The author added he deliberately chose themes of sex, obsession and adultery because he believed they suited opera.

This talks about a new opera with the libretto by Ian McEwan.

Here’s another quote, from a different article:

The biggest problem with opera, for me, is the disjunction between the sublime quality of the music and the silliness, often, of the drama. When I was thinking about writing this libretto, I was clear that I wanted psychological realism. I also knew what I didn’t want: no supernatural elements, no fairy tales, no folk tales. No Magic Flute.

and, in the same article, there’s this:

Are maestros known as womanisers?

Not particularly, and there is a lot of dramatic convention in this piece. Especially with Charles humiliating, forgiving and seducing a woman, all in one afternoon! That’s beyond the bounds of realism.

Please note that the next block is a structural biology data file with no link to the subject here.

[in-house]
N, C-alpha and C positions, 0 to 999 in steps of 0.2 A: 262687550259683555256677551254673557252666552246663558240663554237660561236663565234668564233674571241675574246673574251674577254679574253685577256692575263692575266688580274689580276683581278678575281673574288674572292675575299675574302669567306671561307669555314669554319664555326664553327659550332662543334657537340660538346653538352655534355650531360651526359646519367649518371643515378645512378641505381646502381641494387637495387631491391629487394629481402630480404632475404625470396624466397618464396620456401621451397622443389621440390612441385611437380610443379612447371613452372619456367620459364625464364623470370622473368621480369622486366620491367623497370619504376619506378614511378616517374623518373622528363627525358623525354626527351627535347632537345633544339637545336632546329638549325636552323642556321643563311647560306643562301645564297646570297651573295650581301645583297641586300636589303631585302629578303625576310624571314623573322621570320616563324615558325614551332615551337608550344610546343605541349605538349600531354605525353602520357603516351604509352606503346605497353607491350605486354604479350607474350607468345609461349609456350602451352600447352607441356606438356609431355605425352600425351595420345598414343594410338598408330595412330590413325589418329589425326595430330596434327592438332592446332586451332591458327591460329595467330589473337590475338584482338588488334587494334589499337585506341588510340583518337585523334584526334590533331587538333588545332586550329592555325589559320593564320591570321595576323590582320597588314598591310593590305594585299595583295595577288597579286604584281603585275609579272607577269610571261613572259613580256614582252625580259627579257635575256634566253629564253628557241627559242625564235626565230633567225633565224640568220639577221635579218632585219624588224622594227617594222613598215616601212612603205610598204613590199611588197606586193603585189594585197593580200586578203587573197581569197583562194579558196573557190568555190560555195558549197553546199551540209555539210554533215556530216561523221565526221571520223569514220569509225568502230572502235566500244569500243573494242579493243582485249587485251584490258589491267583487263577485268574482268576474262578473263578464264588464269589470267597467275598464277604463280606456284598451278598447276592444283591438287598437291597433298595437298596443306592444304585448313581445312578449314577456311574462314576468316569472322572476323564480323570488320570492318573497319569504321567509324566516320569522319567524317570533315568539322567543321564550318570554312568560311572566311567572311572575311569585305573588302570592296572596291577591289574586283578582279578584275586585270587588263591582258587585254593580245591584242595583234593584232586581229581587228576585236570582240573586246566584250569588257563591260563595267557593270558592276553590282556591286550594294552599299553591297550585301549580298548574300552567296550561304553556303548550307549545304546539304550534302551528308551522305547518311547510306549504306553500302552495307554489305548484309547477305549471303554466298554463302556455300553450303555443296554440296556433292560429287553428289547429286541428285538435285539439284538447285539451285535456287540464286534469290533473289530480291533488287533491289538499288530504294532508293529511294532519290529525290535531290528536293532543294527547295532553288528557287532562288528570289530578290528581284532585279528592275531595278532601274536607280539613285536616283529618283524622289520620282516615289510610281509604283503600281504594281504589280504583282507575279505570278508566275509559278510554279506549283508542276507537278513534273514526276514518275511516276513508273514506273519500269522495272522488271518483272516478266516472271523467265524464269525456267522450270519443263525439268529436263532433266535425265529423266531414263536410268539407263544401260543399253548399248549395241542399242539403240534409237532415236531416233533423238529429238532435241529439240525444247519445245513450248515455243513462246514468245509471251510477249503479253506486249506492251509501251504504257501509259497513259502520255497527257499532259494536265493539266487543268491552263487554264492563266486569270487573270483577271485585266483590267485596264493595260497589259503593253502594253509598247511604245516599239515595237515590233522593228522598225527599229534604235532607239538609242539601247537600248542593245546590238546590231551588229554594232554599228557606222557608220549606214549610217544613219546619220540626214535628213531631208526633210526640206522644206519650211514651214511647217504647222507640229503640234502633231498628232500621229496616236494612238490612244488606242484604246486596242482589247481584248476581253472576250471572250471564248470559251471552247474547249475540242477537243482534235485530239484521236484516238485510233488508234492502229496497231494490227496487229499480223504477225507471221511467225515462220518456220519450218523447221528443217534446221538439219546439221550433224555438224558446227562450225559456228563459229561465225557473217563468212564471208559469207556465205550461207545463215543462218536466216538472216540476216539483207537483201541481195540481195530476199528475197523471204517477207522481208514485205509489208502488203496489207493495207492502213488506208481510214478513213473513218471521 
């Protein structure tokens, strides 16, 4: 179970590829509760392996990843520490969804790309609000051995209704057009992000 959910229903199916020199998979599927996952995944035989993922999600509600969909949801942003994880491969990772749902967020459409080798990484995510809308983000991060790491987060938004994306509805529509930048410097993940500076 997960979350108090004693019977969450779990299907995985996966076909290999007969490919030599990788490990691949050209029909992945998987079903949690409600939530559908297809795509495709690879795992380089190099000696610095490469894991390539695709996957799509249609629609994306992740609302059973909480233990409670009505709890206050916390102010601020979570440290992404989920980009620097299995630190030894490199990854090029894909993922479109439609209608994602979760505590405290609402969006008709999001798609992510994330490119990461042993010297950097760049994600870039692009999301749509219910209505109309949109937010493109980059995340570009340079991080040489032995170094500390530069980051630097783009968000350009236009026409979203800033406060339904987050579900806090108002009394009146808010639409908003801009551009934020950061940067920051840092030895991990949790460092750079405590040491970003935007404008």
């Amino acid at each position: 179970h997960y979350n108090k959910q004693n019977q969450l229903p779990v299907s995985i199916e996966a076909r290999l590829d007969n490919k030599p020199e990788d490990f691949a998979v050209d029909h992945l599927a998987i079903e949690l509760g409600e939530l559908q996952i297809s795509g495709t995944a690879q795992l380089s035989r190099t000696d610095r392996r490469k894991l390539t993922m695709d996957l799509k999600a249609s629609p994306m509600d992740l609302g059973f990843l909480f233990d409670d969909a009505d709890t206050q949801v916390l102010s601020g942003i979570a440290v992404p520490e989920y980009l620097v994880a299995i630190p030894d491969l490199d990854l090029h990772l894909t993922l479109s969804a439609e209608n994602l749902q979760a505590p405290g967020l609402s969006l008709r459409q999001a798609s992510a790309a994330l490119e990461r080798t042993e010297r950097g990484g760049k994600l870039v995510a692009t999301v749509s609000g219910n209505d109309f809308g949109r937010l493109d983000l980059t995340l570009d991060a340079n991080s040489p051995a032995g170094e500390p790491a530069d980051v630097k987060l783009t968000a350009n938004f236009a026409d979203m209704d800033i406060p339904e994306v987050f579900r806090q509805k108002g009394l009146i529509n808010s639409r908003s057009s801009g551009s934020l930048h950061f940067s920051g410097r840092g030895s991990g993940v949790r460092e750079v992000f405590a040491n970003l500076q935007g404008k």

Hmmm. I’m not so sure that’s “beyond the bounds of realism”.

Finally … because of course I like this:

It’s certainly extended my admiration for musicians. I like being around them and I like their expertise. At the first full rehearsal, they just sat down and played everything straight off. Together! I love the chaos of the rehearsal room, piled with cases and paper, discarded coats and scarves.

2 Comments

  1. “Are maestros known as womanizers?” Wow,there aren’t that many that know where to start with a woman, never mind reaching the level of a womanizer! Hey BTW, my computer made me spell womaniser with a Z; can’t we get over the “got to seperate ourselves from Mother Britannia” thing? I have trouble with all those ise-ize words.

  2. Oh, I do like that last quote. And the first. :-)